Thanks for your interest in suporting PPHSS Library construction project. Your support will be greatly appreciated. Should you have any question or need further information on this cause or the school, please feel free to contact Khem Sharma, a graduate of PPHSS, at email@example.com
Donation for the Library Project
As part of its continuing effort to help people in Nepal affected by the Great Earthquake of 2015, in this new initiative Friends of Nepal – New Jersey (FONNJ) requests donations to support the construction of a new library as part of the reconstruction of Pashupati Higher Secondary School of Parbat, Nepal, one of thousands of schools destroyed by the earthquake. Through your donation no matter how big or small – you would be making a difference in the community served by the school.
Pashupati Higher Secondary School (PPHSS) of
Parbat, Nepal was completely destroyed following the Great Earthquake of 2015 and its aftershocks. Essentials like computers, library, furniture, and bathrooms and other resources were also
demolished. Currently about 500 students studying from grades 1–12 are enrolled and about 2,500 students have graduated since 1968. Many of PPHSS graduates are in important positions both
within and outside the country
Currently, classes are conducted in temporary structures made of zinc sheets, with the financial support from the local people, alumni, and current and former teachers. Similarly, the school has no library and science lab.
We are asking for your donations to help reconstruct a new earthquake-resistant Pashupati Higher Secondary School facility. Specifically, the donations collected from this this initiative will go toward the construction of a new library for the school. One-hundred percent of your donations will go toward the construction of the new school library and directly benefit the students and community. In gratitude, donors will be honored by having their names inscribed on new school premises.
The local people hold PPHSS very dear to their heart as it provides valuable educational opportunities for their children. However, a majority of households rely on subsistence agriculture and are unable to contribute financially to the project despite their veneration for the school.
The new school facility will consist of 12 classrooms, a principal’s office, a library room, a teachers’ room, an assembly hall, a computer operation and learning room, one science laboratory, and boys’ and girls’ toilets. The construction of new facility has already begun. The total cost for the entire project is estimated to be more than $150,000 USD, including $15,000 for library construction.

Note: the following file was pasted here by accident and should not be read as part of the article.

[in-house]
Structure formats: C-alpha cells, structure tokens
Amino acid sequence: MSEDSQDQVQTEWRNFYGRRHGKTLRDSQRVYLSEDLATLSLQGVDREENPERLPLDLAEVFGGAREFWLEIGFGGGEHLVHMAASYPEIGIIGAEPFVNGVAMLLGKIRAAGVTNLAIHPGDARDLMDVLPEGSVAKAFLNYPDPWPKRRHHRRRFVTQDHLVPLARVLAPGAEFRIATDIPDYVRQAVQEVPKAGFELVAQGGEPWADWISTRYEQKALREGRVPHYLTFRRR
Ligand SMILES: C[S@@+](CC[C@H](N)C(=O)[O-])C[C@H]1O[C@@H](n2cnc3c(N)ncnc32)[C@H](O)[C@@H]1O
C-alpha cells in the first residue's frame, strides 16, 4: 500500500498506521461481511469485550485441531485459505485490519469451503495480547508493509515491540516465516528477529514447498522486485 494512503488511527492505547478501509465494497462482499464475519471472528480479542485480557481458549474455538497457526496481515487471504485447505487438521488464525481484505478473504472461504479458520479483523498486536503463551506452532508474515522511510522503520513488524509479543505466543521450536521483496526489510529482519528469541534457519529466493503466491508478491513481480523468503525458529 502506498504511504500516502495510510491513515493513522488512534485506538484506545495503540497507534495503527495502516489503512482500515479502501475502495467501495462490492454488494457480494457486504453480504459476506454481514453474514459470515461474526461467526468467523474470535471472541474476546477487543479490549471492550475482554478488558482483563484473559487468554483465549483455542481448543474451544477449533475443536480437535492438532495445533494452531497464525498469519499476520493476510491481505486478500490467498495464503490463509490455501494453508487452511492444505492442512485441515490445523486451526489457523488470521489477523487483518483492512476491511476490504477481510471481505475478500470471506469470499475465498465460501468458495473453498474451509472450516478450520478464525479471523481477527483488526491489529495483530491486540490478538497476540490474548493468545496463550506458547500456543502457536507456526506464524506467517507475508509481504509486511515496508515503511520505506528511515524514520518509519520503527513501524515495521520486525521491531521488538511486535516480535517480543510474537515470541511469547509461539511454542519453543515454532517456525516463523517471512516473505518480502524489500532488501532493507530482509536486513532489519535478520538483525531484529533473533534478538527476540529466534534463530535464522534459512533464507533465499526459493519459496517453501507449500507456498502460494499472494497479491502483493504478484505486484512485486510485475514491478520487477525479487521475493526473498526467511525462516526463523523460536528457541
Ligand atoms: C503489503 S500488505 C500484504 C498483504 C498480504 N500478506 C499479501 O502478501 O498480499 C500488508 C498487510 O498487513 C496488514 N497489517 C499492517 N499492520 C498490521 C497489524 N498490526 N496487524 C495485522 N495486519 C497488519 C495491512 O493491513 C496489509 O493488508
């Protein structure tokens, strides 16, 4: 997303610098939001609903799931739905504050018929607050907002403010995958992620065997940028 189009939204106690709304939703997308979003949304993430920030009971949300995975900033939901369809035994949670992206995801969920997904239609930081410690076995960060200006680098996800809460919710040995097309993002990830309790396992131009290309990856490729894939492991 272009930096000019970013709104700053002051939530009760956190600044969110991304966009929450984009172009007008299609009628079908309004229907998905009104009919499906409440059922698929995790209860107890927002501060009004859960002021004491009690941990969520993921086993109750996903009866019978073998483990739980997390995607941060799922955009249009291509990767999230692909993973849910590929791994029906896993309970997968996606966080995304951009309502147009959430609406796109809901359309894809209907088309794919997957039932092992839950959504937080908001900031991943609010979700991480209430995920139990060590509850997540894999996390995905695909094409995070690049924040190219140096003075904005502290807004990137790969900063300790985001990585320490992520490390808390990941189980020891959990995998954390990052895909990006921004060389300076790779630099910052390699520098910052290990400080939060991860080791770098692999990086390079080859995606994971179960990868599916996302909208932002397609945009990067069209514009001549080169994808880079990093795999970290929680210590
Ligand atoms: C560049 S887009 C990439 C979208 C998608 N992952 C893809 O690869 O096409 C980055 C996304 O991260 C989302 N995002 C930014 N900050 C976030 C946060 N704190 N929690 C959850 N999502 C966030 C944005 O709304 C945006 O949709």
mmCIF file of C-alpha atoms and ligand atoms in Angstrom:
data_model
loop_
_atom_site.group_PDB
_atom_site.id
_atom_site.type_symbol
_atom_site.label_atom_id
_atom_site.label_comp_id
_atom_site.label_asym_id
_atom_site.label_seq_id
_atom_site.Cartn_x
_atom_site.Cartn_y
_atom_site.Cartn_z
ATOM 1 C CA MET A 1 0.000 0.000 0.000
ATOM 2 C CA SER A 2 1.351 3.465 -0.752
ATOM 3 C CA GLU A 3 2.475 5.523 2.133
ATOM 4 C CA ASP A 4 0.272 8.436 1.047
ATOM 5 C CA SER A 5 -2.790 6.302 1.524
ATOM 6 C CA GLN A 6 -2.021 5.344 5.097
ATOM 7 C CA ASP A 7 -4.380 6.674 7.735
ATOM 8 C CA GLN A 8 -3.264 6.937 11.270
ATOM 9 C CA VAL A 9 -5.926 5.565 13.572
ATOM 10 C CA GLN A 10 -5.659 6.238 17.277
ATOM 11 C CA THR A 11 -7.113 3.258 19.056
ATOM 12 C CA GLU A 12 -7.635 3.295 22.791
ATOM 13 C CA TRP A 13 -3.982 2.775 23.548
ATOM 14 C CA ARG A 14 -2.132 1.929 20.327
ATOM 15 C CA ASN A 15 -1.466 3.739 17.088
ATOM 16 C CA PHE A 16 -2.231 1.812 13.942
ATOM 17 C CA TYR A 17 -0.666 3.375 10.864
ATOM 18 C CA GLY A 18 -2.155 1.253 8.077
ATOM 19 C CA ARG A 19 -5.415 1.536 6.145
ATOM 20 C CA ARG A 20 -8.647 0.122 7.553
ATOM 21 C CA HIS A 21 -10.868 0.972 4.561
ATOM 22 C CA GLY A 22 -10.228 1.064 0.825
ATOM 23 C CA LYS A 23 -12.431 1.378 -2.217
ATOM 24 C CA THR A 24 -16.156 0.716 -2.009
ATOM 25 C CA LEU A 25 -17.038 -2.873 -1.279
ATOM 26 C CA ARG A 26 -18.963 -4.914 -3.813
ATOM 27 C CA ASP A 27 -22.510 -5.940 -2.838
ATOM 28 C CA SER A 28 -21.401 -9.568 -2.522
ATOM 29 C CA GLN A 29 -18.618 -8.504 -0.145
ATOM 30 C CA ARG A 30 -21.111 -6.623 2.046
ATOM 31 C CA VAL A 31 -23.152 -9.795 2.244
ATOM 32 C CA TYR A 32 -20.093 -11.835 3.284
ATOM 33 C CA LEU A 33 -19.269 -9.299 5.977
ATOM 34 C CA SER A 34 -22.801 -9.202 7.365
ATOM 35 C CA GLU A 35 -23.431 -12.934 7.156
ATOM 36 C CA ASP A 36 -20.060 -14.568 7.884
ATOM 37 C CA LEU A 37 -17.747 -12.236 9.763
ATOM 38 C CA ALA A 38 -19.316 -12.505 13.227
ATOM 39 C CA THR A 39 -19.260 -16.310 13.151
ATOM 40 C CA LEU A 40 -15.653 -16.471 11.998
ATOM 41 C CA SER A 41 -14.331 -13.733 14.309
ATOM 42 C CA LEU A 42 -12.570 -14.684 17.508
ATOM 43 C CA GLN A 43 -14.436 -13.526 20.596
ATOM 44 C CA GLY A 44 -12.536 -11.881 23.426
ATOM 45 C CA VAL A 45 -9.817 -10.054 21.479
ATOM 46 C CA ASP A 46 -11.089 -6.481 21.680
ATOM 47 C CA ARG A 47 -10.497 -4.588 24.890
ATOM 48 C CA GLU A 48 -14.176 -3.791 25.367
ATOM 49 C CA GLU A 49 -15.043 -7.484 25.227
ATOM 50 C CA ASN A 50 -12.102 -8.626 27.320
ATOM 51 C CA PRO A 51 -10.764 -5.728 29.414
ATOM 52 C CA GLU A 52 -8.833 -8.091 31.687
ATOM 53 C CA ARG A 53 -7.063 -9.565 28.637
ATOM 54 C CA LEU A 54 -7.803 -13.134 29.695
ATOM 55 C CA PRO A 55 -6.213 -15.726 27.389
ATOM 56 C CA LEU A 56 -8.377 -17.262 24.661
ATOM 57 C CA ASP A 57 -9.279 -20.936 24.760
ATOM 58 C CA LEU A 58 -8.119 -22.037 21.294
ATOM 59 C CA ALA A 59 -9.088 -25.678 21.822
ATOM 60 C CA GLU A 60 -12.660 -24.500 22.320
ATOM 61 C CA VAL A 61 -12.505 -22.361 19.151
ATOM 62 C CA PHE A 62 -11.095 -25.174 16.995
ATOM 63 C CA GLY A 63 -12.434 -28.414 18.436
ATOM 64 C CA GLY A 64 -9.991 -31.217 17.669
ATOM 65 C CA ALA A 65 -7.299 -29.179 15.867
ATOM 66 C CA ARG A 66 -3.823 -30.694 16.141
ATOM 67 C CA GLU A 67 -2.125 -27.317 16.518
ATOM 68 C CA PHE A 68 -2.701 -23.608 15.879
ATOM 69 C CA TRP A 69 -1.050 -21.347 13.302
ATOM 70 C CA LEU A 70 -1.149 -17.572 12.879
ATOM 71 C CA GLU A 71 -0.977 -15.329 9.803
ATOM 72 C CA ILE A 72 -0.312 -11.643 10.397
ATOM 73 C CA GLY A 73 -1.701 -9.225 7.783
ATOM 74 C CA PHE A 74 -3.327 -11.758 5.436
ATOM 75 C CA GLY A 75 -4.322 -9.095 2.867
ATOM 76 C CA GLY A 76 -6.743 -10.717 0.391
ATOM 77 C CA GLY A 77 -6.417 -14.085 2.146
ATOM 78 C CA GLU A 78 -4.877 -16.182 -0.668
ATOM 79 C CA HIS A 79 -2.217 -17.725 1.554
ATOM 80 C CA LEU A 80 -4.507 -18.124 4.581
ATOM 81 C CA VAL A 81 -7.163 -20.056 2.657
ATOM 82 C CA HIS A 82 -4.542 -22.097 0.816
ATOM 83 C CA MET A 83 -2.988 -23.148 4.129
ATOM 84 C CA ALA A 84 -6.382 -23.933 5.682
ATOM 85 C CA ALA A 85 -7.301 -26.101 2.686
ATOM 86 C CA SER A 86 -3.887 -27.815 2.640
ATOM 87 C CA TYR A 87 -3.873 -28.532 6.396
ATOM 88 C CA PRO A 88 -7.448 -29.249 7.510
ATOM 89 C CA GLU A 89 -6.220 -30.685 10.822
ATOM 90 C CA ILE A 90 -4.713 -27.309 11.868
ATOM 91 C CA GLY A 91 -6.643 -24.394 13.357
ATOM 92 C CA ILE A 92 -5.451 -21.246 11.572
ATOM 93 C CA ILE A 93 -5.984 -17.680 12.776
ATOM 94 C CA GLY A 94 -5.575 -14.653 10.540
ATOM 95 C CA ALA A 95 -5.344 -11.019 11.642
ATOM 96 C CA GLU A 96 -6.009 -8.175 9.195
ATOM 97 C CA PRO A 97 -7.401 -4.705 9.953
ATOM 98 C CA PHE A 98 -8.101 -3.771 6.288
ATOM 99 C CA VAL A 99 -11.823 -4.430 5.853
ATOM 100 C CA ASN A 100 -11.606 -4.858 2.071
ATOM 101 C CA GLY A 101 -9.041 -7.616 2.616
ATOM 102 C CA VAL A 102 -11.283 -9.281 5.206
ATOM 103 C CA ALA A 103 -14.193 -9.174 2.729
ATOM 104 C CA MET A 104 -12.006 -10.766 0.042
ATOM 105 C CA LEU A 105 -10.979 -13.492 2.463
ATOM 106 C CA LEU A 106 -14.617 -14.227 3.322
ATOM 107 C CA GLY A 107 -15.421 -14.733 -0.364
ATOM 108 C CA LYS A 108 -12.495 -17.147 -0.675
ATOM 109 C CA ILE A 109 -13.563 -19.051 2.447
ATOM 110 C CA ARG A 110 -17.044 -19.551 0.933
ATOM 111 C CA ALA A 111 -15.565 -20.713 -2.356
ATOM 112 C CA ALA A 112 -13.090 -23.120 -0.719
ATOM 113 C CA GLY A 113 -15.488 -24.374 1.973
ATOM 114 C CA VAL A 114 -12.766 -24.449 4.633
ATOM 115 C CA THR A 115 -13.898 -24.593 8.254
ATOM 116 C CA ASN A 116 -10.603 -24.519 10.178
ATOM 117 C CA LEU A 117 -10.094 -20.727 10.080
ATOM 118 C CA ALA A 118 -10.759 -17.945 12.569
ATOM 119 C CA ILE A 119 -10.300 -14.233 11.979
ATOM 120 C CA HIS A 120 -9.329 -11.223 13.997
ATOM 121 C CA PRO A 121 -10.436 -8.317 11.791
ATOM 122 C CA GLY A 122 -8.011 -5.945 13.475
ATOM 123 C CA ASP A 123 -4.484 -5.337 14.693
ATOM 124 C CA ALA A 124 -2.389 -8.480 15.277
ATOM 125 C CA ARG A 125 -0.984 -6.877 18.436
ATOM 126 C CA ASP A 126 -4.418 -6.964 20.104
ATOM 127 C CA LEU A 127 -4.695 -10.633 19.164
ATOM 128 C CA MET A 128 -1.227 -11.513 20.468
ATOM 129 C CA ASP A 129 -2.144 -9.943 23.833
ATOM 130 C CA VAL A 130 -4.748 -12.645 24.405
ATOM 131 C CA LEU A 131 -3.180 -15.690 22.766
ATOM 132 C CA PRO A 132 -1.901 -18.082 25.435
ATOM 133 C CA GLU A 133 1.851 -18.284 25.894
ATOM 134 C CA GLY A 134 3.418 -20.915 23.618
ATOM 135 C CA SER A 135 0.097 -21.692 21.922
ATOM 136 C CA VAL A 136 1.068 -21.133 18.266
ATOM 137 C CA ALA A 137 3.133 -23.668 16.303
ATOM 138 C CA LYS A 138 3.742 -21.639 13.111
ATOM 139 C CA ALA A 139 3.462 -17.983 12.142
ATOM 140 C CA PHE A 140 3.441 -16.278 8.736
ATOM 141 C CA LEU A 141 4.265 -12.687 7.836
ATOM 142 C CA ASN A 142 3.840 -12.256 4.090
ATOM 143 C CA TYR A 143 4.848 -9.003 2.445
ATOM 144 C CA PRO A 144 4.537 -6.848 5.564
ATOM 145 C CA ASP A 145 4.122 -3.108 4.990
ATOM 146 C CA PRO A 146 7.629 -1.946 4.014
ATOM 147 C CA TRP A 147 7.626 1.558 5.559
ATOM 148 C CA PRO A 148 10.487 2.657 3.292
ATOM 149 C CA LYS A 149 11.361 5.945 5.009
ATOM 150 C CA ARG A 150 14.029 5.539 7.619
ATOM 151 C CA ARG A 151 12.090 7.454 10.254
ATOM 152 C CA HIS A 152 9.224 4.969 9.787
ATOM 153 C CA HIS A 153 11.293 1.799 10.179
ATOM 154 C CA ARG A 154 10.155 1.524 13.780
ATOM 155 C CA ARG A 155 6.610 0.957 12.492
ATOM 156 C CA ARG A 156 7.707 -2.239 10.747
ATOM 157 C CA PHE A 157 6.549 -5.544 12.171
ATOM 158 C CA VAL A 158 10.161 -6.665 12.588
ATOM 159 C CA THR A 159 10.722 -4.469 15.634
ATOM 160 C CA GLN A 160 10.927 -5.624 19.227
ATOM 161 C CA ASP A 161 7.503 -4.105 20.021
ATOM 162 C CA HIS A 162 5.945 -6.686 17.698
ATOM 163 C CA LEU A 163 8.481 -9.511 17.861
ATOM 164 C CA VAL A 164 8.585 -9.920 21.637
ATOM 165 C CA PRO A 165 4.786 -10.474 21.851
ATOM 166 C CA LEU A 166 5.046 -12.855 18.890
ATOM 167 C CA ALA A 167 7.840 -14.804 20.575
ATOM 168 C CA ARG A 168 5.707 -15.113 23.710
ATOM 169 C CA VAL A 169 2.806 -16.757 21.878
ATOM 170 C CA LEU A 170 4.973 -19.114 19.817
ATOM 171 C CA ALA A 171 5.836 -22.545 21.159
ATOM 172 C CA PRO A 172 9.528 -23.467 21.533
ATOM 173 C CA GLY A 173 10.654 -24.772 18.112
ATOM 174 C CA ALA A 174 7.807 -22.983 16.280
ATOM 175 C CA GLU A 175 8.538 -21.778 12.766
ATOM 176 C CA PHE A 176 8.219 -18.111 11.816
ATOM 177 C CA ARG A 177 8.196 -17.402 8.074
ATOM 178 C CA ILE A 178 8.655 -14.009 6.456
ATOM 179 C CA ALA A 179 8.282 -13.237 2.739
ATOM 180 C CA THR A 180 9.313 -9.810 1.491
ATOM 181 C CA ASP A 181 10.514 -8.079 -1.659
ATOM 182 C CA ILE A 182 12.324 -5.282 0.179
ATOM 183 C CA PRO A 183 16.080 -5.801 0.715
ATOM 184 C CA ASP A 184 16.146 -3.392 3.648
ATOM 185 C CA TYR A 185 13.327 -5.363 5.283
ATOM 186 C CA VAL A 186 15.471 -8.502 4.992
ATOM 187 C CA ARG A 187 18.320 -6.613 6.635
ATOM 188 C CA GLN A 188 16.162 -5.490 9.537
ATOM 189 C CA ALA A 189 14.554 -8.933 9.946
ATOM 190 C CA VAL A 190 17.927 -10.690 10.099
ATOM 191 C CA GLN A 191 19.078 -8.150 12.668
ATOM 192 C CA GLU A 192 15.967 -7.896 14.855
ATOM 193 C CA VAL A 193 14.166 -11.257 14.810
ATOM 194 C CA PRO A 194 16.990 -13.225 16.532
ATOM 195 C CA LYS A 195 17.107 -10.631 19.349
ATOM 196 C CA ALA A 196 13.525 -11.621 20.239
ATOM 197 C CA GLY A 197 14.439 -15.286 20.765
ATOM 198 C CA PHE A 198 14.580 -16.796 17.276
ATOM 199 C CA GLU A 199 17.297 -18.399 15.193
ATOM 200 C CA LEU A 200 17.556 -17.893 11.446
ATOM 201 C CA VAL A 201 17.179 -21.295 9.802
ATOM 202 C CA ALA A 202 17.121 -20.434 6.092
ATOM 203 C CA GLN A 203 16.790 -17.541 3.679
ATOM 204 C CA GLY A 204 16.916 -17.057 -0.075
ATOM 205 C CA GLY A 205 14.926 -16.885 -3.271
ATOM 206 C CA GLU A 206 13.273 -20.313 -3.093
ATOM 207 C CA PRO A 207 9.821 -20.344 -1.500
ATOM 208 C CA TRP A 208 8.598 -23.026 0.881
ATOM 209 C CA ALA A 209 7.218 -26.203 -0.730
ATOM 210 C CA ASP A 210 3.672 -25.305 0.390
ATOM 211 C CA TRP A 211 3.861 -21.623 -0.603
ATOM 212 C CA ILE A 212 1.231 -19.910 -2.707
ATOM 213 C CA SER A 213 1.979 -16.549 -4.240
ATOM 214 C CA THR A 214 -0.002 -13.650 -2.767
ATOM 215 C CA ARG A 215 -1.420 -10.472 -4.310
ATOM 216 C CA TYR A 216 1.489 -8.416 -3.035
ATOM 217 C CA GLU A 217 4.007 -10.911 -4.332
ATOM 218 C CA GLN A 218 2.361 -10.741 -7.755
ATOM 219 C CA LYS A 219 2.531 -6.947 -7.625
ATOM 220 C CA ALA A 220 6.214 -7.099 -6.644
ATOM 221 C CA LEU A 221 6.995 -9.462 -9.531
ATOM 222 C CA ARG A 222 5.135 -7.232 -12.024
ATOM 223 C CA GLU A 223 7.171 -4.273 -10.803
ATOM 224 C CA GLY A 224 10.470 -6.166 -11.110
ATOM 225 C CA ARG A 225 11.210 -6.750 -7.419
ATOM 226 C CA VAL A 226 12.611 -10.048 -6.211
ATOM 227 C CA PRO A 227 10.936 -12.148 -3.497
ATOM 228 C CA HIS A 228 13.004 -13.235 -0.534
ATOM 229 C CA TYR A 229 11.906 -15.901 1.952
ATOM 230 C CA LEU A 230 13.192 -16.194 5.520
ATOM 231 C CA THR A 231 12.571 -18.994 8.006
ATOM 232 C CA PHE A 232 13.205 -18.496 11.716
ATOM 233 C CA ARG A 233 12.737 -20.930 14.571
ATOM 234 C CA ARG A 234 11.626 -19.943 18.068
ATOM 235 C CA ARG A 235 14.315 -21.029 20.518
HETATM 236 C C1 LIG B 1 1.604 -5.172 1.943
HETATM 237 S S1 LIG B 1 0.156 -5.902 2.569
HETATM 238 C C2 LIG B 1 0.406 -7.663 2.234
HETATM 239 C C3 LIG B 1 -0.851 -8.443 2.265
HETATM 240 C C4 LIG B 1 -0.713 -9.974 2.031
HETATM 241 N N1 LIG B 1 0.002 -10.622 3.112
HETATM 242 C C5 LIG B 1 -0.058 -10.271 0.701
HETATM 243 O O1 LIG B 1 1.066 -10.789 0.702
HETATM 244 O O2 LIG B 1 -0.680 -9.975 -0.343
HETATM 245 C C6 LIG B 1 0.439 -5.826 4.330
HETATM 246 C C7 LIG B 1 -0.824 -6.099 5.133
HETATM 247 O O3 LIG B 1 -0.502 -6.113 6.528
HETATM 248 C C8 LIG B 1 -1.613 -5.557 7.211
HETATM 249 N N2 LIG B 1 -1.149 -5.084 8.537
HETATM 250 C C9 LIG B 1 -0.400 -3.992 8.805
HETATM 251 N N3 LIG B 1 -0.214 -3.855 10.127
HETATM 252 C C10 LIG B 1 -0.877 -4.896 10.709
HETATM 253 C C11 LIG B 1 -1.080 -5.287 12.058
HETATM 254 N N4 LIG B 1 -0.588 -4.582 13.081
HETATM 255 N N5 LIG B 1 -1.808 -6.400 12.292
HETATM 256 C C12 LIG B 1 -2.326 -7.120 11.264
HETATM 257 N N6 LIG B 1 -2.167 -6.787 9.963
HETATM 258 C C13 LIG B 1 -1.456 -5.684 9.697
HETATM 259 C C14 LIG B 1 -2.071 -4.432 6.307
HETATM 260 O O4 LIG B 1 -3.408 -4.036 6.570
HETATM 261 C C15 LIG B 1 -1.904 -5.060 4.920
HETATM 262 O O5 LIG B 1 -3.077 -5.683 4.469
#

Last year, we raised about $7,000 for library construction through generous donations from you and many others. Through this initiative this year we hope to raise the remaining $8,000 needed to complete the library construction project. The Rotary International has already expressed commitments to provide the school with books, furniture, and computers in the new library.
PPHSS was established in 1968 and has grown to graduate about 2,500 students. The school is run by 17 teachers and 2 support staff members and provides educational opportunities to students residing in the surrounding rural villages. PPHSS serves a community of more than 10,000 people and 1,200 households. The school had been arduously built over nearly 50 years, however, the Great Earthquake of 2015 and its aftershocks demolished the entire school.
Students no longer have adequate classrooms, a library, or lab facilities. All of these things are likely to result in significant deterioration of the learning and teaching environment of the school and have adversely affected the minds of young children. Everyone, including teachers, students and parents are very concerned that this is likely to have an adverse impact on academic performance of the students.
It is worthy to note the Nepalese Government received funds from many countries and international aid organizations for relief and rebuilding purposes in the aftermath of the earthquake. However, those funds have mostly gone to priority districts that were found to be most severely affected by the earthquake. PPHSS was totally damaged by the earthquake, but only received limited government funds because Parbat did not 'qualify' as one of the severely affected districts. Government funds the school received will not cover the total estimated cost. What’s more, the school will have to match 20 percent of government funds through its resources. Amid these challenges, the School Management Committee of PPHSS, along with its former students, has engaged different fundraising efforts to gather necessary funds for the reconstruction of the School. This represents part of that broader effort.
Should you have any question or need further information on this cause or the school, please feel free to contact Khem Sharma, a graduate of PPHSS, at firstname.lastname@example.org